Washington: Simply adjusting the dose of tranquilizers, antidepressants and pills of older adults with depressive symptoms, can reduce their fall risks, suggests a study.
Talk to a family member or a physician if you think you are depressed, and talk to a physician if you have questions about medications.
The study found that a moderate increase in depressive symptoms among people over 65 was associated with a 30 percent increase in experiencing a fall over the next two years, said research fellow Geoffrey Hoffman from the University of Michigan’s school of nursing.
This association appeared, in part, to reflect greater use of psychiatric medications, he said.
The study did not formally measure the impact of medication use on falls, but when psychiatric medication was included in the experimental model, the relationship between falls and depressive symptoms became nonsignificant, he said.
“We’ve pinpointed that we think the relationship between depression and falls involves medication use with important implications for patient safety and fall risk reduction,” Hoffman stated.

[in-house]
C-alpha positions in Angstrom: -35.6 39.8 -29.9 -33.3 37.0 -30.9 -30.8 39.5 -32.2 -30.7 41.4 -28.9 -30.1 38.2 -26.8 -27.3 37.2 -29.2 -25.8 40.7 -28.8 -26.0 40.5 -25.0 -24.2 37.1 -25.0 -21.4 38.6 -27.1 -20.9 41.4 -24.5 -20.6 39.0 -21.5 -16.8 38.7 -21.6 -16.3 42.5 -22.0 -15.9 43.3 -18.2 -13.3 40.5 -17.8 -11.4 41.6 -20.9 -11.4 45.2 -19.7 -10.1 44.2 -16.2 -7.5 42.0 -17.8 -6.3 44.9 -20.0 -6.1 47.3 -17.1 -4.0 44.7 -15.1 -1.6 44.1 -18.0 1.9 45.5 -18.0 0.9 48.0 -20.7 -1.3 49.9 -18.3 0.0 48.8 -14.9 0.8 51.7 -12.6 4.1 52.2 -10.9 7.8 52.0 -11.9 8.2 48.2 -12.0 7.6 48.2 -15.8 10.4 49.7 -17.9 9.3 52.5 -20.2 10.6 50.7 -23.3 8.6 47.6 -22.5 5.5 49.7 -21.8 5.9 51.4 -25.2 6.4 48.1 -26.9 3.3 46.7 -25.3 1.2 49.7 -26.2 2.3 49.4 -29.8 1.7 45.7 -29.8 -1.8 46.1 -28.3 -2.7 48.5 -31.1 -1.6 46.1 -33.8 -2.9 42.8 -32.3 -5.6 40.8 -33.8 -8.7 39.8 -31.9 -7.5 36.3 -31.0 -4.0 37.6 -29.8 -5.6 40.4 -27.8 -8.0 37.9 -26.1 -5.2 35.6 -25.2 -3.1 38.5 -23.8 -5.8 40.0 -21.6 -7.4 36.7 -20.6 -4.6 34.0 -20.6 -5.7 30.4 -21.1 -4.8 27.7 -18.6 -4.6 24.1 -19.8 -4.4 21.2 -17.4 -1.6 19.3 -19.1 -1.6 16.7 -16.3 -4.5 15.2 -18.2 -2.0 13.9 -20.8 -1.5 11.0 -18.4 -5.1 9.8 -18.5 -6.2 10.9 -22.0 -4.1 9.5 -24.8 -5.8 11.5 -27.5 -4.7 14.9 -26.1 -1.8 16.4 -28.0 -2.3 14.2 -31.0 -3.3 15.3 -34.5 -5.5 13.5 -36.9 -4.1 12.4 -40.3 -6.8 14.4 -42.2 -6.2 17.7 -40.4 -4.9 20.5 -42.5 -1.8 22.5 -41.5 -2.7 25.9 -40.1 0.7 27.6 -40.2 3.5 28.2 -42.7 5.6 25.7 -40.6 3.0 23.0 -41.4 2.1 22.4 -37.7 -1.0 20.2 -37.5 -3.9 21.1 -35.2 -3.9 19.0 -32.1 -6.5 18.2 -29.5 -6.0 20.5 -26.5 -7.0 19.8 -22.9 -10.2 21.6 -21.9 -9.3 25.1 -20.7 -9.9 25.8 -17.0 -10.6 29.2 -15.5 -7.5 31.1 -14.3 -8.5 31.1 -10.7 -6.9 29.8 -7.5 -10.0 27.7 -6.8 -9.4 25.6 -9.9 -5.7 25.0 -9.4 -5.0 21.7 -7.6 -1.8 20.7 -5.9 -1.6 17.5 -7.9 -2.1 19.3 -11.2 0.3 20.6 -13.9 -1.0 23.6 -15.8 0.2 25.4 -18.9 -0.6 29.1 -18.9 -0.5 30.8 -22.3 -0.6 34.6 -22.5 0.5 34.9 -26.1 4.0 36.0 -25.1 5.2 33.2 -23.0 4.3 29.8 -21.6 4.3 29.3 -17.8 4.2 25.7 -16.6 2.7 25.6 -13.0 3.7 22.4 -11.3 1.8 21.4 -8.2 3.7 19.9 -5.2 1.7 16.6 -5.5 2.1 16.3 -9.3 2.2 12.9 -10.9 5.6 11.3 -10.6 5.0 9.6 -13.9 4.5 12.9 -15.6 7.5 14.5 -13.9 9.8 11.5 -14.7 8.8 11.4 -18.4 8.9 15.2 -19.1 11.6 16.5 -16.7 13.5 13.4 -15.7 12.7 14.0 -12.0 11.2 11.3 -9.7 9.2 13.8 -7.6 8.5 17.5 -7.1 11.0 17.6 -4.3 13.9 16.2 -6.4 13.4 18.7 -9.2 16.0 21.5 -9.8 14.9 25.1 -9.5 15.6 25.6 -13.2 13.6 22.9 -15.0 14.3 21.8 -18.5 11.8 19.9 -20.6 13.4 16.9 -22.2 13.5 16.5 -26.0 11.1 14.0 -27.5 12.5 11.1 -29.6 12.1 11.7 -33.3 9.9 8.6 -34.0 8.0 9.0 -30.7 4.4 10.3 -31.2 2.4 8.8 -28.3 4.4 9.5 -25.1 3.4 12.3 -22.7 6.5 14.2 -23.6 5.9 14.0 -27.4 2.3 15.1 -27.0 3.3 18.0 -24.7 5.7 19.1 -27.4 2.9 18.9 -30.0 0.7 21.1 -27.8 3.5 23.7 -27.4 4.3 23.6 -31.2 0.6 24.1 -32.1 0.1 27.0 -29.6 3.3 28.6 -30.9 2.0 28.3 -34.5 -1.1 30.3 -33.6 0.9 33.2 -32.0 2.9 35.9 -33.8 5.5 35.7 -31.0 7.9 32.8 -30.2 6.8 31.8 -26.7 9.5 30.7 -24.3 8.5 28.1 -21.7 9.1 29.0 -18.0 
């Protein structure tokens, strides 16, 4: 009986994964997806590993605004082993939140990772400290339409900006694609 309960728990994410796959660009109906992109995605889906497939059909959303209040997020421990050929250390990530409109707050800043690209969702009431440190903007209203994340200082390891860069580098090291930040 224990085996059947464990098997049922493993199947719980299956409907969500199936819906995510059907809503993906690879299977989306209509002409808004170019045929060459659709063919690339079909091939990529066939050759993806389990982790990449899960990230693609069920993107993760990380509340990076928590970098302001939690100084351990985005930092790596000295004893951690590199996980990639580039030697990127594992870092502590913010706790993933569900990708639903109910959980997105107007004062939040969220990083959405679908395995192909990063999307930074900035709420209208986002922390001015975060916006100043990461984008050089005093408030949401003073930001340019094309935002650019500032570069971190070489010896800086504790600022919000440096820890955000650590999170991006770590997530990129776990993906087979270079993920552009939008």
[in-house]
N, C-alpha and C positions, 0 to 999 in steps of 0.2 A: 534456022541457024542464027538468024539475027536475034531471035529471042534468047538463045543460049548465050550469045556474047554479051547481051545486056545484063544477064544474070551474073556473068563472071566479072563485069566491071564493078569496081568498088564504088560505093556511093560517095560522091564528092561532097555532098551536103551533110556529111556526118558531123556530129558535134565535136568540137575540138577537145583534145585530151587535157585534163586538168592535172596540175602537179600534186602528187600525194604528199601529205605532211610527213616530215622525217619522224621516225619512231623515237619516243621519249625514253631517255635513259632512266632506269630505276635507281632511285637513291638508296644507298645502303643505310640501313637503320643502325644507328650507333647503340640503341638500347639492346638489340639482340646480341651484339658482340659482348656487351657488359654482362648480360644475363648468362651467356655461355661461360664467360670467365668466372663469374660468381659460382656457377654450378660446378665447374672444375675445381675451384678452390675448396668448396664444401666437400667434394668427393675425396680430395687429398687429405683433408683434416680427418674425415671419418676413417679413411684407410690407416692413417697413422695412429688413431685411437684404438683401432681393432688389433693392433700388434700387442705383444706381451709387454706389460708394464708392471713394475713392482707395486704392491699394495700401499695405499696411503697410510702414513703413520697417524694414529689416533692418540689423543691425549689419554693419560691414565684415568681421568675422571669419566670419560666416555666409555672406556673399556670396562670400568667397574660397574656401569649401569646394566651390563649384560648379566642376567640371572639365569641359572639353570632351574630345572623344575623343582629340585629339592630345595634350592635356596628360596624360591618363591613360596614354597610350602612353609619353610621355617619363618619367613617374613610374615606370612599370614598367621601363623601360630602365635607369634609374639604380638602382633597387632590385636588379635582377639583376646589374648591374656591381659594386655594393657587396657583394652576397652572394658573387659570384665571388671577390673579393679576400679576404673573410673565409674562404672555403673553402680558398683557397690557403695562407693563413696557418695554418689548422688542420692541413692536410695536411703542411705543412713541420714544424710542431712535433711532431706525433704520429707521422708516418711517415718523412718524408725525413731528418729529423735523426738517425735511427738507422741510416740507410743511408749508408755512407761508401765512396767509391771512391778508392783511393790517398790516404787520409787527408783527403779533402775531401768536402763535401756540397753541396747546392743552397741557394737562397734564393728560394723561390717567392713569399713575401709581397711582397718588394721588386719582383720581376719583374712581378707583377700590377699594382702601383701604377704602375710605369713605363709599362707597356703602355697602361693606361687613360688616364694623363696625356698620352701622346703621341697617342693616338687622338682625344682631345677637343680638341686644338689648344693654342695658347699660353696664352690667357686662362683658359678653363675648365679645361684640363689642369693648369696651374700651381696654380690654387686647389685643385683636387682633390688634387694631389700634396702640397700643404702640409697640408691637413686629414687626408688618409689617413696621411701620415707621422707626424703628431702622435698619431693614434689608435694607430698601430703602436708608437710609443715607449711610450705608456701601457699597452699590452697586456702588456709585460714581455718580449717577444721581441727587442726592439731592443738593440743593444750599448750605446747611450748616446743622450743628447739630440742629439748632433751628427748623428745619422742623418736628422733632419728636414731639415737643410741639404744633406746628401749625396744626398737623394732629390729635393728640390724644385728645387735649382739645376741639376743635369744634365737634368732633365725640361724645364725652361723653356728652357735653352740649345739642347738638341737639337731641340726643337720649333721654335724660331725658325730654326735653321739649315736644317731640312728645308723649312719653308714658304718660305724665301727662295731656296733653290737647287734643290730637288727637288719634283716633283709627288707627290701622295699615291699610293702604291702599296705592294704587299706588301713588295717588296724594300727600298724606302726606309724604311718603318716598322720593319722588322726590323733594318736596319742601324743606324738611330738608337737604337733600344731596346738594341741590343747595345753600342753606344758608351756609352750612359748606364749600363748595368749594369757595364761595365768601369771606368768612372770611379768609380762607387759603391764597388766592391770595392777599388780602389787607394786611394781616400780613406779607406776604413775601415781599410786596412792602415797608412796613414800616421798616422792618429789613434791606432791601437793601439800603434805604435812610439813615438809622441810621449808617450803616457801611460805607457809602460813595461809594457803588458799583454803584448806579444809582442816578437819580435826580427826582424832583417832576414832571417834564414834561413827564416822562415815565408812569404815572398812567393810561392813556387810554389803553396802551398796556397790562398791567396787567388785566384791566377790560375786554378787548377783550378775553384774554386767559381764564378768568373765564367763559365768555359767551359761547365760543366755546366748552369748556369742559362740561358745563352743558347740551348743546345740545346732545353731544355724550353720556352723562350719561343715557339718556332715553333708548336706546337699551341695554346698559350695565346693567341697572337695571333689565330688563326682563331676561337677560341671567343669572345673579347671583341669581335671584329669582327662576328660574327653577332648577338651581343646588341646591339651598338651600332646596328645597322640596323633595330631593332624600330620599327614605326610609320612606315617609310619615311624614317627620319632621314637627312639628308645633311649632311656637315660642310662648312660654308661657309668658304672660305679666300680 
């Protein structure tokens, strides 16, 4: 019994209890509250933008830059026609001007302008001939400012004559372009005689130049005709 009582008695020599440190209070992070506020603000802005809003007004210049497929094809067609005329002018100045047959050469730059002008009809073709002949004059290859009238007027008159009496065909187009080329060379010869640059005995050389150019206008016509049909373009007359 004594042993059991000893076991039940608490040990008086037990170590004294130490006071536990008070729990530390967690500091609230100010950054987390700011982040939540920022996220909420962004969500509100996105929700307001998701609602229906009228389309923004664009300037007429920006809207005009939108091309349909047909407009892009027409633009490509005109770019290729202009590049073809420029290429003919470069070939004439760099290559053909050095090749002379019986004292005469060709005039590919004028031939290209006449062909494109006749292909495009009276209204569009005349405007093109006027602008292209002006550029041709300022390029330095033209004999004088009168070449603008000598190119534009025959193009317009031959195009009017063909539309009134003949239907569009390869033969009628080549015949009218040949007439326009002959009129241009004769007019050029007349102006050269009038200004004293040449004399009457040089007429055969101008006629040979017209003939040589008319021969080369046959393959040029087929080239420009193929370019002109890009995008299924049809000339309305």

The team looked at the risk of falls between 2006 and 2010 among those 65 and older.
When they examined medication use, the strength of the relationship between depressive symptoms and falls decreased.
They found that depressive symptoms among older adults preceded falls, they did not find the reverse–that a fall is followed by symptoms of depression over the next two years.
This is positive in the sense that depression did not seem to set in–at least in the time period researchers examined in this study.
Hoffman further said that specialty geriatric societies should highlight depression and medication use in fall risk assessment protocols and encourage physicians treating older adults to be sensitive to fall risks.
The study appeared in the journal Social Science and Medicine. (ANI)